Page 47 - Athletic Health Handbook
P. 47
student health clinic is enough for for participation as a varsity athlete. the authorization needs to address
them to be treated according to a Accordingly, refusal to sign or with- what information may be released, to
different set of laws and regulations. drawal of the authorization could be whom, and for what length of time.
These team physicians may have their used as a reason for exclusion from
primary practice within an academic participation. Although no specific Of course, it is a safe rule of
medical center or a private office. All guidance has been issued from the thumb to always get a signed release
health information on student athletes U.S. Department of Health and for information to the media and
obtained during evaluation in their Human Services (DHHS) on this to other individuals such as other
clinic or office is likely governed by point, arguably, authorization may coaches or professional athletic
HIPAA regulations. Believe it or not, not be needed on a per injury basis, organizations or associations.
although the HIPAA privacy regula- but could possibly be obtained at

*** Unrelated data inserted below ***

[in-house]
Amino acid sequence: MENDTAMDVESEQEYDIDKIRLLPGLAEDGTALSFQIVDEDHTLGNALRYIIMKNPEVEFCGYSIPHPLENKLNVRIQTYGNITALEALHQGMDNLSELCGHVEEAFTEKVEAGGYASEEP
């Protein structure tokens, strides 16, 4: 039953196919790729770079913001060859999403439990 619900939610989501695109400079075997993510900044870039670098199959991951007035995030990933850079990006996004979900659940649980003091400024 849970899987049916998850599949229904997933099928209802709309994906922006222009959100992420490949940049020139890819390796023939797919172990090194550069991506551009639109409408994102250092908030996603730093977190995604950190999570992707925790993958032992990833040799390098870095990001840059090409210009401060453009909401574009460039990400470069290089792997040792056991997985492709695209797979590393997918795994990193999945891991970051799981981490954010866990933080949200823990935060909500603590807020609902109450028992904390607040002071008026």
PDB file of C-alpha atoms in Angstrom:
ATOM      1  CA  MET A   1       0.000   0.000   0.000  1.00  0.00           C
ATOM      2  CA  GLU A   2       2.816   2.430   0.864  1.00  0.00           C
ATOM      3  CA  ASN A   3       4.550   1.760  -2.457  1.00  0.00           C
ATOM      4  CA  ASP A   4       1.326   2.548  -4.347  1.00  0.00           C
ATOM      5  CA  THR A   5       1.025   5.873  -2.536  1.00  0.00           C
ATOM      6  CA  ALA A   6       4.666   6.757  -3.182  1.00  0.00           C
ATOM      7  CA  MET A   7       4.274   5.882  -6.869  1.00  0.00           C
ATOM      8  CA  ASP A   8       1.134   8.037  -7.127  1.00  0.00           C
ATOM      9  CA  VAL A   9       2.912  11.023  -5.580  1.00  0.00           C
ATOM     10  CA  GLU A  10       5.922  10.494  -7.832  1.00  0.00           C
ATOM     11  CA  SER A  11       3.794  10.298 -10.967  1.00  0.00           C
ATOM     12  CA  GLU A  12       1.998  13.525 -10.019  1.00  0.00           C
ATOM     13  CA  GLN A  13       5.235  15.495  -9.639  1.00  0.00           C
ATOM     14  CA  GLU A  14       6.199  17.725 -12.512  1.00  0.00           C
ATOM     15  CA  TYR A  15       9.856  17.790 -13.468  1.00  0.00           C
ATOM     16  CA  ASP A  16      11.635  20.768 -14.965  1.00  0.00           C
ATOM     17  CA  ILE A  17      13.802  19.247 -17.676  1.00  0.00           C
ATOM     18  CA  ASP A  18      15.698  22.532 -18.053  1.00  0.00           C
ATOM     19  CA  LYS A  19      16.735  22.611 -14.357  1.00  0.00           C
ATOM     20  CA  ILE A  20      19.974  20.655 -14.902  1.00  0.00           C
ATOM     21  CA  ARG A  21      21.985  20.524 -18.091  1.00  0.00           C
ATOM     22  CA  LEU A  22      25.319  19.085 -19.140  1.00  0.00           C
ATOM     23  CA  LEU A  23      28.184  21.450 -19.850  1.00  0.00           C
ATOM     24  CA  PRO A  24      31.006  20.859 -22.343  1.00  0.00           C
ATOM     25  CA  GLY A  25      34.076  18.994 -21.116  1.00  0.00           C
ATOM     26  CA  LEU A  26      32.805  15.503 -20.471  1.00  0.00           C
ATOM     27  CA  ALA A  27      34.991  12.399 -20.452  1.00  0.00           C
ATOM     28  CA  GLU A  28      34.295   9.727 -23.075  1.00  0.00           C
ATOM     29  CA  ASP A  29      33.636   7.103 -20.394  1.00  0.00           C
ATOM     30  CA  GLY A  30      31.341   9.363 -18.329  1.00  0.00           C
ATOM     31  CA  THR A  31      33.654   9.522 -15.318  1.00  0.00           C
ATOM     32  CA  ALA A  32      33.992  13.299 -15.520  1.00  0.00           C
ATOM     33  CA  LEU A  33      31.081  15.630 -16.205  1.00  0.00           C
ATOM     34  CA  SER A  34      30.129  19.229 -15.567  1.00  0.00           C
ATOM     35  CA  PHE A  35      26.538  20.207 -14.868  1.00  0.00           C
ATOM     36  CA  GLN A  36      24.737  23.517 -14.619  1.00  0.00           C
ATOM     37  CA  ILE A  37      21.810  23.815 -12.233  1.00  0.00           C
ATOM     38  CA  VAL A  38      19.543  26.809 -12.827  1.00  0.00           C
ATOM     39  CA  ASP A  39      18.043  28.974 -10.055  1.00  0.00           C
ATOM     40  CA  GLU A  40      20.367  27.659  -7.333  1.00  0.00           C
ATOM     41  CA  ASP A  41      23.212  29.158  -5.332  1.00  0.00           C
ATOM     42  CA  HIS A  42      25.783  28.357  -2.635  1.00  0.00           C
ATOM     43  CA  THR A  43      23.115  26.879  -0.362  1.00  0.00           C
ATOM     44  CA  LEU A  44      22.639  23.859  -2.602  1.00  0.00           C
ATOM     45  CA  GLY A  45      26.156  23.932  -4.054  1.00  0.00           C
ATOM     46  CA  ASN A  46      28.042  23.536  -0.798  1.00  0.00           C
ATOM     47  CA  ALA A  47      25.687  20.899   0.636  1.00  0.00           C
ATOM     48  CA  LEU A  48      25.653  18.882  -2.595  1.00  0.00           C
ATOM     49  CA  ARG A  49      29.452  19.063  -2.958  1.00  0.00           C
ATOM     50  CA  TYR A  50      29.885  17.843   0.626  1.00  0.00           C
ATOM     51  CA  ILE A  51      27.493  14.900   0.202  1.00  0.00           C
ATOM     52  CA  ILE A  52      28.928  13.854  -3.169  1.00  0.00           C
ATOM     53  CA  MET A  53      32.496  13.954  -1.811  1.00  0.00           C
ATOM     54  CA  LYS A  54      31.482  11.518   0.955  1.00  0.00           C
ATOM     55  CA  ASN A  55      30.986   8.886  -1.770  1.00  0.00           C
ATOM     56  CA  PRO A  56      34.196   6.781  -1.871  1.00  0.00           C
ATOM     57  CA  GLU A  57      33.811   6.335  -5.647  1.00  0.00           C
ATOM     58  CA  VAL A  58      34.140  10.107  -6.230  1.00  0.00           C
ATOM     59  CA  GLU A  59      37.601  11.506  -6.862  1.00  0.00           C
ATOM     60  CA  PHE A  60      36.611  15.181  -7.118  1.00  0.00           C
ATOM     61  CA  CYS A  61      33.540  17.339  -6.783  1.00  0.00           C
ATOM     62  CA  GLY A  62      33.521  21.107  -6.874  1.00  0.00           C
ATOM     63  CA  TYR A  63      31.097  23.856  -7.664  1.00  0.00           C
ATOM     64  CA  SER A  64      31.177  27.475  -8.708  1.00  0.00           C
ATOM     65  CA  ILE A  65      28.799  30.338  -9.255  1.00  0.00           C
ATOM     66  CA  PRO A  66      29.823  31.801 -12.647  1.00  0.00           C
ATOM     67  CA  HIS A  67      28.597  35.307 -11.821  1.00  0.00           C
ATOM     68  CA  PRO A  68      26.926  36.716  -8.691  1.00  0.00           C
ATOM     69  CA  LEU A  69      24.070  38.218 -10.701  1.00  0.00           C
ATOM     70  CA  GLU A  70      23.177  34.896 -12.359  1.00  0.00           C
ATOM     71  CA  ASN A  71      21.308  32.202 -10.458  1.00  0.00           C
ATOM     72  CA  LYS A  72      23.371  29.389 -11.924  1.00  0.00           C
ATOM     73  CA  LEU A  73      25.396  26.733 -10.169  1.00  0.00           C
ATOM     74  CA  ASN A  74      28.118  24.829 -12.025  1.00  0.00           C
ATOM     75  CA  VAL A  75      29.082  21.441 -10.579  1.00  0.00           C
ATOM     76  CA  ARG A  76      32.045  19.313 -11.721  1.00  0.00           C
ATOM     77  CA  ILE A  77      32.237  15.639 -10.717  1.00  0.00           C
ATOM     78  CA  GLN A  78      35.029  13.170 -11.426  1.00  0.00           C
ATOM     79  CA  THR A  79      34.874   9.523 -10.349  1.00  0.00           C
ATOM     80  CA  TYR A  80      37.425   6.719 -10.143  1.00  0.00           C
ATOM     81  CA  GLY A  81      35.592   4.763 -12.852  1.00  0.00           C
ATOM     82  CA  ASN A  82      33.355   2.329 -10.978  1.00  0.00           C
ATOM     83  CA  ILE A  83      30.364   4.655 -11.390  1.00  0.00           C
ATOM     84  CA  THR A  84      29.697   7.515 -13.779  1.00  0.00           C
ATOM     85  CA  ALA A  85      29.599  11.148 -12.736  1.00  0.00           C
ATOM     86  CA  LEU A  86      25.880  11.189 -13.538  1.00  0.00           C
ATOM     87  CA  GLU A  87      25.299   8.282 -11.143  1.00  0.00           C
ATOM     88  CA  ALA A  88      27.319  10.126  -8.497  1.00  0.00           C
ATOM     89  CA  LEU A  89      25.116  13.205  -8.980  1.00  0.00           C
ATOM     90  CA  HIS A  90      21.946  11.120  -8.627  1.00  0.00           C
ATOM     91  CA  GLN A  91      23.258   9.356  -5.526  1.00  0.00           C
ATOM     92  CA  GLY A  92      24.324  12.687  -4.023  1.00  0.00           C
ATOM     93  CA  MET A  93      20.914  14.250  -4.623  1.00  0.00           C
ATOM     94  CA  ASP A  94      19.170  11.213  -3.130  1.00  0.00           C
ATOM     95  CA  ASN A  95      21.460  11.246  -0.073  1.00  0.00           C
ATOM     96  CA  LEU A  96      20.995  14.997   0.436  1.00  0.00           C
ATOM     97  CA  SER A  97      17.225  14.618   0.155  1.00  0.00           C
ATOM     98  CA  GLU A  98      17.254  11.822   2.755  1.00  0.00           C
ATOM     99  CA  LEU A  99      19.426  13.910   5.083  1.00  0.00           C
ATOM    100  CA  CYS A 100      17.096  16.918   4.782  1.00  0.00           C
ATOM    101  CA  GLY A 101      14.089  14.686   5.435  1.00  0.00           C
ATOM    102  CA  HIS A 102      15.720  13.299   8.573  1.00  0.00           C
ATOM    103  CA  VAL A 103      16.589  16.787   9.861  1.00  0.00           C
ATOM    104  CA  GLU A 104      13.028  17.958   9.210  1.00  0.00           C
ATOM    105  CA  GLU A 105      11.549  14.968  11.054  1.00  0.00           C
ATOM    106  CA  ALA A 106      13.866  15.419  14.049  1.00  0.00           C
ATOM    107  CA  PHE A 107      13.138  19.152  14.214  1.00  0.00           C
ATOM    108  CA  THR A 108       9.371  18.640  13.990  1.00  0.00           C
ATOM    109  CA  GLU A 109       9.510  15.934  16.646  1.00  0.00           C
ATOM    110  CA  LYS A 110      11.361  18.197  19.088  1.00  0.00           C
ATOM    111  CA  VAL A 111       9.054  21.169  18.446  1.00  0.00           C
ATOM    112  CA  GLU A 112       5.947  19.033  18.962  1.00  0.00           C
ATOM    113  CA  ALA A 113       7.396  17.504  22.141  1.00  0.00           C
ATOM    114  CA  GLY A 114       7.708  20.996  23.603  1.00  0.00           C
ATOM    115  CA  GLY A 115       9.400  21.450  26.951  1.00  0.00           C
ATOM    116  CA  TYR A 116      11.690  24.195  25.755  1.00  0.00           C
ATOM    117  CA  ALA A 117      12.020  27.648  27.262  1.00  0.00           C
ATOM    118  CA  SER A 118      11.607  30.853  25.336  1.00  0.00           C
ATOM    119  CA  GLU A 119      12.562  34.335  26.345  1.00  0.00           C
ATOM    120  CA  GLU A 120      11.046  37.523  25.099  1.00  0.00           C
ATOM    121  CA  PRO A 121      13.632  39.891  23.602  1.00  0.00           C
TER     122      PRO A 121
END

tions require a substantial amount of the beginning of the season. Again, In spite of the fact that HIPAA
policies and procedures as discussed regulations govern most of the health
above, the regulations also give a information for these team physicians,
decent amount of flexibility when it
comes to sharing information about
patients for treatment purposes.

Let’s examine again the regular
loop of information — physician to
trainer to coach. Under the HIPAA
privacy regulations, in order for the
physician to release medical informa-
tion about student athletes to trainers
or coaches, an authorization would
possibly need to be signed by the
student athlete. This authorization
must specifically address, among
several other requirements, what
information is to be shared and to
whom it is to be shared. In contrast,
for the physician to share this infor-
mation to a provider for treatment
no authorization would be required.
A major question to consider is
whether the athletic trainer could
be considered a provider under the
HIPAA regulations. If so, and the
release to the trainer is for treatment
purposes, an authorization from the
student athlete may not be necessary
for physician-trainer communications.
Unfortunately, the same argument
probably does not apply to direct
releases to coaches or other school
officials; therefore, an authorization
would most likely be required for
disclosing medical information from
the covered team physician directly
to the coach.

A signed authorization could be
made a requirement by the school

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